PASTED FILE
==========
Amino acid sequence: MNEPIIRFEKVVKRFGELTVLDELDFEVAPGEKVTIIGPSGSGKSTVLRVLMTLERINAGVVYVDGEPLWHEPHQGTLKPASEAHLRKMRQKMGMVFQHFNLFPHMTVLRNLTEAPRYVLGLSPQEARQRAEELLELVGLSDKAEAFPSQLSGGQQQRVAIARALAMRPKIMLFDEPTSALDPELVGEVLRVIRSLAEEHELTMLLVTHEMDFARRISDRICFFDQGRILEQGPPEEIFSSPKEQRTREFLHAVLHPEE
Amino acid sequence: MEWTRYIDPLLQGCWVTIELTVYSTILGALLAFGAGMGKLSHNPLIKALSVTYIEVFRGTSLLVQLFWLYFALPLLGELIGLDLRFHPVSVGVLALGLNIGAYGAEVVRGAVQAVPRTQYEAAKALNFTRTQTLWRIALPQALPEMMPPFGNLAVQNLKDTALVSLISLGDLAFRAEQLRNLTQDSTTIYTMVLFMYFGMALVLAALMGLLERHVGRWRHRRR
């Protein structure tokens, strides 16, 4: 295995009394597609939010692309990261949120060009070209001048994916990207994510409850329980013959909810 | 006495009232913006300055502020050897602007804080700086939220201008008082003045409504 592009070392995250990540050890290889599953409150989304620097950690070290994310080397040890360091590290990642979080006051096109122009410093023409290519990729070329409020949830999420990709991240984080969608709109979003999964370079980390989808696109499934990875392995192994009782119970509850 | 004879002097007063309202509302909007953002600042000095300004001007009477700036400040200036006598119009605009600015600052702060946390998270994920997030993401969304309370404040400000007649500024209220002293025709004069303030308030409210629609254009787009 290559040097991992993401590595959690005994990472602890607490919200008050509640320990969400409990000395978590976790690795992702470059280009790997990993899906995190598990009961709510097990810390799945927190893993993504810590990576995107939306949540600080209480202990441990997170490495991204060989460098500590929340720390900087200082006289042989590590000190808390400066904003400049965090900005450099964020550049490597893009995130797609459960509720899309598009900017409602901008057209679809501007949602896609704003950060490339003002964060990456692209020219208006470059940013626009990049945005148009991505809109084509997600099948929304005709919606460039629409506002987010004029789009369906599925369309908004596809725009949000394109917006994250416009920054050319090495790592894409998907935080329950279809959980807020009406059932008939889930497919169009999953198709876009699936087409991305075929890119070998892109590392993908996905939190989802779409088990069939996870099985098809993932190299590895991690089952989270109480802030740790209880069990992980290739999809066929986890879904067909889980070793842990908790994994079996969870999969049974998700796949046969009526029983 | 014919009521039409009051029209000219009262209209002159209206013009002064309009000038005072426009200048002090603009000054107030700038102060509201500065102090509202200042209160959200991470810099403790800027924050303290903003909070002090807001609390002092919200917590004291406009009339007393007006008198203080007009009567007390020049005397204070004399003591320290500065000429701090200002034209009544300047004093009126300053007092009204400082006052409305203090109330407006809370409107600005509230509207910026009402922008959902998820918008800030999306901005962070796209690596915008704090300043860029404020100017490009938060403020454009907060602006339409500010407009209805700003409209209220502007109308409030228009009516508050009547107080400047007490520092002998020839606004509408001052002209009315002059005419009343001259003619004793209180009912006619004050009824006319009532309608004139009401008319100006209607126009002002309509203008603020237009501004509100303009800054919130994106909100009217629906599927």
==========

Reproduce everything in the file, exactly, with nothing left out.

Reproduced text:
Amino acid sequence: MNEPIIRFEKVVKRFGELTVLDELDFEVAPGEKVTIIGPSGSGKSTVLRVLMTLERINAGVVYVDGEPLWHEPHQGTLKPASEAHLRKMRQKMGMVFQHFNLFPHMTVLRNLTEAPRYVLGLSPQEARQRAEELLELVGLSDKAEAFPSQLSGGQQQRVAIARALAMRPKIMLFDEPTSALDPELVGEVLRVIRSLAEEHELTMLLVTHEMDFARRISDRICFFDQGRILEQGPPEEIFSSPKEQRTREFLHAVLHPEE
Amino acid sequence: MEWTRYIDPLLQGCWVTIELTVYSTILGALLAFGAGMGKLSHNPLIKALSVTYIEVFRGTSLLVQLFWLYFALPLLGELIGLDLRFHPVSVGVLALGLNIGAYGAEVVRGAVQAVPRTQYEAAKALNFTRTQTLWRIALPQALPEMMPPFGNLAVQNLKDTALVSLISLGDLAFRAEQLRNLTQDSTTIYTMVLFMYFGMALVLAALMGLLERHVGRWRHRRR
């Protein structure tokens, strides 16, 4: 295995009394597609939010692309990261949120060009070209001048994916990207994510409850329980013959909810 | 006495009232913006300055502020050897602007804080700086939220201008008082003045409504 592009070392995250990540050890290889599953409150989304620097950690070290994310080397040890360091590290990642979080006051096109122009410093023409290519990729070329409020949830999420990709991240984080969608709109979003999964370079980390989808696109499934990875392995192994009782119970509850 | 004879002097007063309202509302909007953002600042000095300004001007009477700036400040200036006598119009605009600015600052702060946390998270994920997030993401969304309370404040400000007649500024209220002293025709004069303030308030409210629609254009787009 290559040097991992993401590595959690005994990472602890607490919200008050509640320990969400409990000395978590976790690795992702470059280009790997990993899906995190598990009961709510097990810390799945927190893993993504810590990576995107939306949540600080209480202990441990997170490495991204060989460098500590929340720390900087200082006289042989590590000190808390400066904003400049965090900005450099964020550049490597893009995130797609459960509720899309598009900017409602901008057209679809501007949602896609704003950060490339003002964060990456692209020219208006470059940013626009990049945005148009991505809109084509997600099948929304005709919606460039629409506002987010004029789009369906599925369309908004596809725009949000394109917006994250416009920054050319090495790592894409998907935080329950279809959980807020009406059932008939889930497919169009999953198709876009699936087409991305075929890119070998892109590392993908996905939190989802779409088990069939996870099985098809993932190299590895991690089952989270109480802030740790209880069990992980290739999809066929986890879904067909889980070793842990908790994994079996969870999969049974998700796949046969009526029983 | 014919009521039409009051029209000219009262209209002159209206013009002064309009000038005072426009200048002090603009000054107030700038102060509201500065102090509202200042209160959200991470810099403790800027924050303290903003909070002090807001609390002092919200917590004291406009009339007393007006008198203080007009009567007390020049005397204070004399003591320290500065000429701090200002034209009544300047004093009126300053007092009204400082006052409305203090109330407006809370409107600005509230509207910026009402922008959902998820918008800030999306901005962070796209690596915008704090300043860029404020100017490009938060403020454009907060602006339409500010407009209805700003409209209220502007109308409030228009009516508050009547107080400047007490520092002998020839606004509408001052002209009315002059005419009343001259003619004793209180009912006619004050009824006319009532309608004139009401008319100006209607126009002002309509203008603020237009501004509100303009800054919130994106909100009217629906599927």